Released on 17 July 2020 for Playstation, Yes, it’s up to Sucker Punch’s Ghost of Tsushima to be the last major PlayStation 4 exclusive released by Sony, before moving on to the PlayStation 5 era later this year. And coming from the hand of TLOU2, that is not a minor task.
Sucker Punch’s Ghost of Tsushima
Ghost of Tsushima is an open-world action-adventure set in medieval Japan. You take on the role of Jin Sakai, one of the last remaining samurai from the time of the first Mongol invasion of Japan in the 13th century.
The story of the game begins when Jin’s uncle is kidnapped by Khotun Khan, the main antagonist of Ghost of Tsushima. The Mongolian warlord locks your uncle in his heavily guarded castle, so you spend the first act of the game training to infiltrate this fortified fortress.
Jin is trained in classic samurai forms. Honorable, one-on-one sword fights and no unfair stealth business. But fair fights are not going to attack the Mongol army, so Jin needs to deviate from his Goody Two-Shoes path and acquire some dirty skills before facing his enemy.
What this really means is that before you save your uncle, you will have to learn to sneak, kill, and use tools like smoke bombs and throwing knives.
The gameplay is considered to be similar to Assassin’s Creed with much better combat. I realize it sounds like an over-simplified comparison, but it’s impossible to ignore how many Tsushima ghosts stem from the Assassin’s Creed series.
A big plus is that Ghost of Tsushima’s combat has more depth than we generally see in this genre. As you progress through the story, you will unlock different poses that are more effective for different types of enemies, you will have to learn to dodge and stop to defeat tougher enemies, and boss fights are often long and intense battles where you need to use all your knowledge and skills to have a chance.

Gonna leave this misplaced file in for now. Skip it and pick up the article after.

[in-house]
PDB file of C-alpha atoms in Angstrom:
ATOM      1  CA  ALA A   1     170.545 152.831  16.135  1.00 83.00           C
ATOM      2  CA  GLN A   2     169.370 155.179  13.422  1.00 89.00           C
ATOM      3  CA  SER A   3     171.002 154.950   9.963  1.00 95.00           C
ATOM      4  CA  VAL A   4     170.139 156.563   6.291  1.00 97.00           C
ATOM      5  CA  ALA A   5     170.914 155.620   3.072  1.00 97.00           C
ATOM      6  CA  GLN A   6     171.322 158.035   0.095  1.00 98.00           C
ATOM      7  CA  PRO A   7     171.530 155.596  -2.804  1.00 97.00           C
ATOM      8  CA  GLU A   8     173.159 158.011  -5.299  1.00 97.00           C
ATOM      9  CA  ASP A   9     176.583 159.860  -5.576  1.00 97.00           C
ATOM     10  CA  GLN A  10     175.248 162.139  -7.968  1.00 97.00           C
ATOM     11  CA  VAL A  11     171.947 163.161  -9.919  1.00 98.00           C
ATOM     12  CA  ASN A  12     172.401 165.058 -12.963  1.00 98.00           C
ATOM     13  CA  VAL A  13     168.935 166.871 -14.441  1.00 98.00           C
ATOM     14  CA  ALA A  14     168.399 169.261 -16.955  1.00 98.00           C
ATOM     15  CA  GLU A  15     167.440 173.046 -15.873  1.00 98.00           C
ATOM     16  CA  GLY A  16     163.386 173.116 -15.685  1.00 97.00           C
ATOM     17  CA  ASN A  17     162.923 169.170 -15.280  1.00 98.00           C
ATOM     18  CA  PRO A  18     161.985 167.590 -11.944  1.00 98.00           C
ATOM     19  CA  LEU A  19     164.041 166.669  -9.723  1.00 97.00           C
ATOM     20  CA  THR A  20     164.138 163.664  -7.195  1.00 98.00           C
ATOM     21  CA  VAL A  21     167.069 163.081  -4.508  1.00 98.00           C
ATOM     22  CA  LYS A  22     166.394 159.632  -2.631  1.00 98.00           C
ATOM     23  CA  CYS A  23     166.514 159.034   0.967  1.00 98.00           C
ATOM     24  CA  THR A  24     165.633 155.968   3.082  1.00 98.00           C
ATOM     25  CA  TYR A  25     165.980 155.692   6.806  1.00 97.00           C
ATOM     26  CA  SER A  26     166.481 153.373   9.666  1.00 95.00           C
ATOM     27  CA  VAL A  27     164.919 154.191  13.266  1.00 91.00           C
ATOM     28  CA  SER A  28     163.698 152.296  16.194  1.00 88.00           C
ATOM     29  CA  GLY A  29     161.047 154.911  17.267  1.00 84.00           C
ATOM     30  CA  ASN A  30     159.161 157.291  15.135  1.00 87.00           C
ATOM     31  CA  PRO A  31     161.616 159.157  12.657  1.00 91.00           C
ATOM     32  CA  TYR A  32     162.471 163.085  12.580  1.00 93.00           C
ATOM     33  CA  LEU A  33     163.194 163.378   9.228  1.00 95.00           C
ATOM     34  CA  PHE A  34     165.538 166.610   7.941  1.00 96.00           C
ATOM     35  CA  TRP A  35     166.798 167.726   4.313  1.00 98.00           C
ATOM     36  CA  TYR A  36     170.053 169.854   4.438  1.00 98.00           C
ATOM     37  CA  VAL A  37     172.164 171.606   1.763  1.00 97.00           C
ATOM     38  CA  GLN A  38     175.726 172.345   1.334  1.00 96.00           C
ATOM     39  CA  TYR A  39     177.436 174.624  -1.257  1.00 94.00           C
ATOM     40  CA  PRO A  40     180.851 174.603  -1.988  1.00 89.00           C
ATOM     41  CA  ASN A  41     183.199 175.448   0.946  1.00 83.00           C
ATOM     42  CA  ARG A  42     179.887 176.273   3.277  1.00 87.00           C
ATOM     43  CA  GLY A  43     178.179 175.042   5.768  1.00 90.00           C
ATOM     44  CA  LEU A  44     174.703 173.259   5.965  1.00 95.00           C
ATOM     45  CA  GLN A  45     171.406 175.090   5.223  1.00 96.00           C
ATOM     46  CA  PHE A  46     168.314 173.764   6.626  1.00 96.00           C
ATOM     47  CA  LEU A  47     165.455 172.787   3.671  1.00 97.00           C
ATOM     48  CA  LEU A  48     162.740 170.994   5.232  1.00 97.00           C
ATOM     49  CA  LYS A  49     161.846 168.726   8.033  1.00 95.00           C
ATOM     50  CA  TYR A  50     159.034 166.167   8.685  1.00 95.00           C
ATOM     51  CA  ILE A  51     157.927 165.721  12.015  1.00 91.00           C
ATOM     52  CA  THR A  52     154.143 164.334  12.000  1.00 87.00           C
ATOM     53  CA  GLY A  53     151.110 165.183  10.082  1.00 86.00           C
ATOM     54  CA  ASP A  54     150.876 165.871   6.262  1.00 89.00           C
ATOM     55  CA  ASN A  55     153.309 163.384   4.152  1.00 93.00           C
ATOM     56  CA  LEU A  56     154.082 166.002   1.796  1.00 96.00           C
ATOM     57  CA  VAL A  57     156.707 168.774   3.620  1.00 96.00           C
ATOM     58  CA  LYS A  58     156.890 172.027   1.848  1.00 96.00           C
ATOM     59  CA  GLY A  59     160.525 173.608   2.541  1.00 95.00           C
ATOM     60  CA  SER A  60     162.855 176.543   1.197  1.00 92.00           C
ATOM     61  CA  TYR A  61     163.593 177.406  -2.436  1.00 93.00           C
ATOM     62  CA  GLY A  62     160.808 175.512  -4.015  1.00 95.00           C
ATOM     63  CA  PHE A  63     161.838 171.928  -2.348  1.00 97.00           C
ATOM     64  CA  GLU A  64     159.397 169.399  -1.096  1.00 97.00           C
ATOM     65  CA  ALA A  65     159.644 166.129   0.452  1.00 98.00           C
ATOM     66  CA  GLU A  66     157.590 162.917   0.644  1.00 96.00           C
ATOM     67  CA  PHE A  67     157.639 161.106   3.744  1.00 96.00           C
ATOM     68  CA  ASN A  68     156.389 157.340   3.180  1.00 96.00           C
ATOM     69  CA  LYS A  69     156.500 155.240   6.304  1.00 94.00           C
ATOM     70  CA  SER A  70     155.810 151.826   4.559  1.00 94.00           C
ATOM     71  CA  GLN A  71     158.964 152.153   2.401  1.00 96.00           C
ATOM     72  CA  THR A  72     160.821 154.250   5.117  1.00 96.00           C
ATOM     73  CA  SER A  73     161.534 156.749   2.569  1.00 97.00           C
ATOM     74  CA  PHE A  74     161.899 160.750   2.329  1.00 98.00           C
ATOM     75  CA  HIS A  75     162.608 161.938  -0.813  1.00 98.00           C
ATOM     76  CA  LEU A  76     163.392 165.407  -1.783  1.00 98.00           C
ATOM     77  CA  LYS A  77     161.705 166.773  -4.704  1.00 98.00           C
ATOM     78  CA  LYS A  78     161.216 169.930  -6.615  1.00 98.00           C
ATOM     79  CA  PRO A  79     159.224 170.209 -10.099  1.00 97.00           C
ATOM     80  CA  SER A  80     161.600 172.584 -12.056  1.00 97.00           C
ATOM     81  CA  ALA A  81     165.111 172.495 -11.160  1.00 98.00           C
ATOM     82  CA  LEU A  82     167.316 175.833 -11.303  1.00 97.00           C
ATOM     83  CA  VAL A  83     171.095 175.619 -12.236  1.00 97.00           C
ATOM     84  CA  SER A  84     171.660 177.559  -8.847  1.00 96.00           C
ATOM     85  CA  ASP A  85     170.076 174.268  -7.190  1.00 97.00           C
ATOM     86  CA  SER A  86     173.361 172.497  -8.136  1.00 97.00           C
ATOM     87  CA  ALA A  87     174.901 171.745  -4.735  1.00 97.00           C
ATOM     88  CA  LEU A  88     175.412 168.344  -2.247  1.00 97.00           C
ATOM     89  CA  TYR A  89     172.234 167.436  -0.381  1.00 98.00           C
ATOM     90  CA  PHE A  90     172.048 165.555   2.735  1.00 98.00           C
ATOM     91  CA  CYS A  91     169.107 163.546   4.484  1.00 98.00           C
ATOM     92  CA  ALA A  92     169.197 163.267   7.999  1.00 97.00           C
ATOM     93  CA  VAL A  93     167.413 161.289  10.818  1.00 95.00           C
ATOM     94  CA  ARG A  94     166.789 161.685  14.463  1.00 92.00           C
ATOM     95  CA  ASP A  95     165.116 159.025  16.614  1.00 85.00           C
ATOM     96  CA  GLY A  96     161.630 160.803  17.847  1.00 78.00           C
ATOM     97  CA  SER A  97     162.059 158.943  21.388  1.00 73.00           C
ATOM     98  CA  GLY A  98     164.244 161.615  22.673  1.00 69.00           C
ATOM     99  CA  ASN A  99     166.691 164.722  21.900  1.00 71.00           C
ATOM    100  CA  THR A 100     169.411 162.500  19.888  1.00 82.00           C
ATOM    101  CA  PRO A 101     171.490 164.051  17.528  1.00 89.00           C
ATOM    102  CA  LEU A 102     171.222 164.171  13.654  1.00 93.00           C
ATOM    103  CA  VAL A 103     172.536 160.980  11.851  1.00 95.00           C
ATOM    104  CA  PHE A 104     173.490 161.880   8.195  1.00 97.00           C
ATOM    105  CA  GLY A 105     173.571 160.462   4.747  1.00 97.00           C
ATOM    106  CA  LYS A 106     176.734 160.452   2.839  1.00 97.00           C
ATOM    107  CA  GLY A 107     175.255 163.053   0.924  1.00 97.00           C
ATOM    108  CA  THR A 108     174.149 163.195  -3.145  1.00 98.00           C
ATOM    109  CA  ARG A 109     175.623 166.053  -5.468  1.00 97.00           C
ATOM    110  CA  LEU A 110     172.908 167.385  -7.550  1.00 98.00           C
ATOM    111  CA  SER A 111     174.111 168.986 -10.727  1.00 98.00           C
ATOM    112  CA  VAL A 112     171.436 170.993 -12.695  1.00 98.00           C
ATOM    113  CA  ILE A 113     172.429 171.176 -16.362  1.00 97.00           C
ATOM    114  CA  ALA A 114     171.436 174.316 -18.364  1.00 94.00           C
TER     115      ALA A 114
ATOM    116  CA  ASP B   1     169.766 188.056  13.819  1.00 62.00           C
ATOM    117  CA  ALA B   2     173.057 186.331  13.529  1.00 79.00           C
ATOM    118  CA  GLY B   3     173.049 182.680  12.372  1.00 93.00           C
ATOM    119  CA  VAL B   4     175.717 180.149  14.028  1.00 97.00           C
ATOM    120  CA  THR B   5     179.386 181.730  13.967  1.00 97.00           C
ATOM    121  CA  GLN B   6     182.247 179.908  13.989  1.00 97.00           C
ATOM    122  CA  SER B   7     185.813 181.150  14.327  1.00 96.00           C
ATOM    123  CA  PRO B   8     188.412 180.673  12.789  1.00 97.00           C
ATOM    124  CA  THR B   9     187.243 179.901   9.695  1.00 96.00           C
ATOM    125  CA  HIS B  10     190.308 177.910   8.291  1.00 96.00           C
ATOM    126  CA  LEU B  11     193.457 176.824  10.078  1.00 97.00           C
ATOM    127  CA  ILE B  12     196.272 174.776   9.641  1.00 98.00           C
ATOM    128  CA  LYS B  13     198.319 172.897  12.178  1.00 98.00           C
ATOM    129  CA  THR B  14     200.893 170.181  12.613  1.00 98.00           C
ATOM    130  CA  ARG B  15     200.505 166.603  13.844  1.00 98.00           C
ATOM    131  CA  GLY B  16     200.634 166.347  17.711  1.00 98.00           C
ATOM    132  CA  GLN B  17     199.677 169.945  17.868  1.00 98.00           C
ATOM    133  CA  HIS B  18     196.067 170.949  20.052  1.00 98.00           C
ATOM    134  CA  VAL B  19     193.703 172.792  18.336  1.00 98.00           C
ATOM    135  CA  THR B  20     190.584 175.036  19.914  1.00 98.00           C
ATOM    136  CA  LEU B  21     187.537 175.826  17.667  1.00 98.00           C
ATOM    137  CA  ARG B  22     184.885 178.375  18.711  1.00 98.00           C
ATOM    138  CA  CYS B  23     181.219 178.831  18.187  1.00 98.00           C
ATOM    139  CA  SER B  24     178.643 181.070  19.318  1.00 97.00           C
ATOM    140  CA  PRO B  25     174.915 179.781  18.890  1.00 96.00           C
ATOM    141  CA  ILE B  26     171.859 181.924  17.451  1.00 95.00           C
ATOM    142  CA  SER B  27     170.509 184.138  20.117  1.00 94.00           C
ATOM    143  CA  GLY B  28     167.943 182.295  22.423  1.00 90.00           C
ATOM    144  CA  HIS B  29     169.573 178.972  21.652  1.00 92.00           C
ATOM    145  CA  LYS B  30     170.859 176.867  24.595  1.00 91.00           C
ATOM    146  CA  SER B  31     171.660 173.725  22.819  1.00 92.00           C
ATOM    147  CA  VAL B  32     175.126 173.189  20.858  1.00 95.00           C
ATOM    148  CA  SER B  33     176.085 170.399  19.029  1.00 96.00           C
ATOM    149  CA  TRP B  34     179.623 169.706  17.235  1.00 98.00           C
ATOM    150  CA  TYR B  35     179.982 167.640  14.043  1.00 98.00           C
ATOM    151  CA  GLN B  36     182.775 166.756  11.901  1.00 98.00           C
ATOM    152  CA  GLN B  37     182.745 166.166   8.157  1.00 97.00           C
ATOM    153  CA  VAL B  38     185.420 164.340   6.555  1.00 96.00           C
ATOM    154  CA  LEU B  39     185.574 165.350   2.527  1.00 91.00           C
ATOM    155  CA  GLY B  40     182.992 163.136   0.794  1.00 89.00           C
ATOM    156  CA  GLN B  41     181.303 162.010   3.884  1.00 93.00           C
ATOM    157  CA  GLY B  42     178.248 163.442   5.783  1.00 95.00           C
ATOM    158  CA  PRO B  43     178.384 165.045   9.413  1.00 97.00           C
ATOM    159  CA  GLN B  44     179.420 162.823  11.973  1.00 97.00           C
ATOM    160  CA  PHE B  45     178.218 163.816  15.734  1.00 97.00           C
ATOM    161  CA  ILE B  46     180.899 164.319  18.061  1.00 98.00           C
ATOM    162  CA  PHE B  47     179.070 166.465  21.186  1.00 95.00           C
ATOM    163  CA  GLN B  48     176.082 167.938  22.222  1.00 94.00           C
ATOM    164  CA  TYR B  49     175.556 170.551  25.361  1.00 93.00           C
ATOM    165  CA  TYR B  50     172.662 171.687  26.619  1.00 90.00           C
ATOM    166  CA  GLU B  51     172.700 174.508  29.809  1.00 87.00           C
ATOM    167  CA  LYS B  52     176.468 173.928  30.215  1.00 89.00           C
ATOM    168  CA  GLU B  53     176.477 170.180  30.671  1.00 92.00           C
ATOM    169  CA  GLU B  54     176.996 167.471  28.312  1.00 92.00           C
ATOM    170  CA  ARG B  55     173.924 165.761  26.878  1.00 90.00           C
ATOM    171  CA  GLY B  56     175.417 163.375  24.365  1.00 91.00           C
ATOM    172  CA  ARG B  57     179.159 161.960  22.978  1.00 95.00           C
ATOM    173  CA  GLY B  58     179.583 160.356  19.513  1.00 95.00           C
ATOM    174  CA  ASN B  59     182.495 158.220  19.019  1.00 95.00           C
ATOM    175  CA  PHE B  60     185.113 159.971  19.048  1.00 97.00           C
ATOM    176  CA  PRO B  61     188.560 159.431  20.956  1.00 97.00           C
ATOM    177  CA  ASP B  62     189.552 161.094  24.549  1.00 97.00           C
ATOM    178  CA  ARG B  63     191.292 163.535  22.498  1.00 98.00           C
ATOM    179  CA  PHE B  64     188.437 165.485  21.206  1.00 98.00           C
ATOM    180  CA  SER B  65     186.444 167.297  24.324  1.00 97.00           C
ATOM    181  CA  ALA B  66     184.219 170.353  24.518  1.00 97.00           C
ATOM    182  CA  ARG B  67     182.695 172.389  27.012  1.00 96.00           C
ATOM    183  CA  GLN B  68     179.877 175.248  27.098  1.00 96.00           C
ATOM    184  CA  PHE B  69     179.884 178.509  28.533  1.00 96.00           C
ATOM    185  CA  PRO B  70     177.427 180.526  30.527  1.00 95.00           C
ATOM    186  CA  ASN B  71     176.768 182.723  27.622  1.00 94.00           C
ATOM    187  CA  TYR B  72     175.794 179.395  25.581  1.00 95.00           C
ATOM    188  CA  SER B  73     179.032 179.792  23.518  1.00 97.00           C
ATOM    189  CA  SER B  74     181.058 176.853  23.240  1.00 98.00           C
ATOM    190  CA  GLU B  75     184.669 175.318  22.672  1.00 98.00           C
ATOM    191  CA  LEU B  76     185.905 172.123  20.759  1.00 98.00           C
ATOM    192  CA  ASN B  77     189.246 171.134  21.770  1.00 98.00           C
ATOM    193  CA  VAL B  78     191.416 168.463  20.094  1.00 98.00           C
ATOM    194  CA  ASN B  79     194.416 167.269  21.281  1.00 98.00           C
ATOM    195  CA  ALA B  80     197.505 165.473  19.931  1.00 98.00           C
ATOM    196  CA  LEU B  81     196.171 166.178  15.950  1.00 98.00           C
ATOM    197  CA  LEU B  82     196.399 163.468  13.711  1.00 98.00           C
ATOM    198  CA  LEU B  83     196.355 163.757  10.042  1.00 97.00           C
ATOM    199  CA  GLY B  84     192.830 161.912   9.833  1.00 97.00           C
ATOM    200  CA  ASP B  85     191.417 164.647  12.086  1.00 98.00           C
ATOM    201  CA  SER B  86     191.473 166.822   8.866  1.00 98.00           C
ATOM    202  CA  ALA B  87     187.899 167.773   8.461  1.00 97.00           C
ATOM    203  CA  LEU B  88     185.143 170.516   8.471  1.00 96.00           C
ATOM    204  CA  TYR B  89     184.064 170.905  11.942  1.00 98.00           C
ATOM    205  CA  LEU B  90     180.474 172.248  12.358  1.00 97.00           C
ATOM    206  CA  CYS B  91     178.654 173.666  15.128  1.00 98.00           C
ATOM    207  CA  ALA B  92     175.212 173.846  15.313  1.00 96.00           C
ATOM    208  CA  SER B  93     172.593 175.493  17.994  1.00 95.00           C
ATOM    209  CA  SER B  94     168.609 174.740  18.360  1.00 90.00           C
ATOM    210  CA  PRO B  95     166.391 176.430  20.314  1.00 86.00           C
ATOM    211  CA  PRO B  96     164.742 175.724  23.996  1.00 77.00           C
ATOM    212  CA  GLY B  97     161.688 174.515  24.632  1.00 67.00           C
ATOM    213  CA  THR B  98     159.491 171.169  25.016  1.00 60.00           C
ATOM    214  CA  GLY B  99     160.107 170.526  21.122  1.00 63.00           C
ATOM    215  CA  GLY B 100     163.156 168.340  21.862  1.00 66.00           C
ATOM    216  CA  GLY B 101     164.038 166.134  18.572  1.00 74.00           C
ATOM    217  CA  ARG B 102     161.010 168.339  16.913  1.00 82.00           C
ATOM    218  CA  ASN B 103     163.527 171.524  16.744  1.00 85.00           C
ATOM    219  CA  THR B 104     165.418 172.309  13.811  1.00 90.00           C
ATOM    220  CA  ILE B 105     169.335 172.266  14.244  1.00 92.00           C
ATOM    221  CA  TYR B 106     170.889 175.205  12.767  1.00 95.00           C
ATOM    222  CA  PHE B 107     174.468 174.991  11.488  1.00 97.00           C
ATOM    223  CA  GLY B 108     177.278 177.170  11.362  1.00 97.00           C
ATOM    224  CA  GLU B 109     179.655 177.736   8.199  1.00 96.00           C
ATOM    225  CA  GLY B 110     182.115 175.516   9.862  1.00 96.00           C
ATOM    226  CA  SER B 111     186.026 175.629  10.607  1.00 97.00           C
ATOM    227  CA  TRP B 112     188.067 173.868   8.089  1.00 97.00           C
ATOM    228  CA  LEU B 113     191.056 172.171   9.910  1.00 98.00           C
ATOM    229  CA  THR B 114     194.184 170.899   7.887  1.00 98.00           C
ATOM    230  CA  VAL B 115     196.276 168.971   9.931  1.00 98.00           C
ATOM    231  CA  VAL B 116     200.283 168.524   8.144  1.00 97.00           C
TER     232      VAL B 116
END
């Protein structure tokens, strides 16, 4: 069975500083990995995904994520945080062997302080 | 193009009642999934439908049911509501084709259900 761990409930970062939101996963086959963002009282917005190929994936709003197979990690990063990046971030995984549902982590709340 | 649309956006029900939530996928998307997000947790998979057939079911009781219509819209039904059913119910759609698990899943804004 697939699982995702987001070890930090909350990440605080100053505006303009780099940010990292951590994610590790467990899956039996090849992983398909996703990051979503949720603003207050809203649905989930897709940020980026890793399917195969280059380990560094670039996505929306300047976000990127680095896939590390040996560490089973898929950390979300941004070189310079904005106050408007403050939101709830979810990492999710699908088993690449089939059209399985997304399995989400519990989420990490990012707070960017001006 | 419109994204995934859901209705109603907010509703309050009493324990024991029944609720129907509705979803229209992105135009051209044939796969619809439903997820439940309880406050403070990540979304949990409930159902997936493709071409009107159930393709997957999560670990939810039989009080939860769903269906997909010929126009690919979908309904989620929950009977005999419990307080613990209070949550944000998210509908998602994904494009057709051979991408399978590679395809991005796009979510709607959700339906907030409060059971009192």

The sword action is well balanced and playing the game on normal difficulty always felt fair and doable, as long as you take time out on side quests to unlock upgrades to your gear and skills.
Ghost of Tsushima, also has a very large world, with numerous icons and legends. The game also comprises a wide number of meaningless collectibles and also bonus rewards.
The missions themselves are structured primarily this way:
You summon your horse to go to a busy settlement or contested area, you take a place somewhere high to monitor the situation, you sneak up and kill as many guys as you can without alerting their friends, and when they discover you, you fight with swords until everyone is dead. Sounds familiar, right?
I wish combat wasn’t the only aspect that feels distinctive in Ghost of Tsushima, but apart from some cheesy side quests, it never rises above the level of a well-done Assassin’s Creed clone.
It could be argued that any game in the open-world genre will feel derived from its predecessors simply by the nature of the genre, but somehow titles like The Witcher 3, Red Dead Redemption 2, and even the infamous Sucker Punch games themselves were felt… Original and fresh. Tsushima’s ghost mostly doesn’t.
However, the original thing is that it doesn’t really matter as long as the game is good. I’d rather play a really good Assassin’s Creed clone than a game that aims to completely reinvent the genre, and it fails.
The same goes for Ghost of Tsushima. If you can ignore how derivative it is, you will surely enjoy this well designed, decent looking samurai simulator. Just don’t expect to see anything you haven’t seen yet.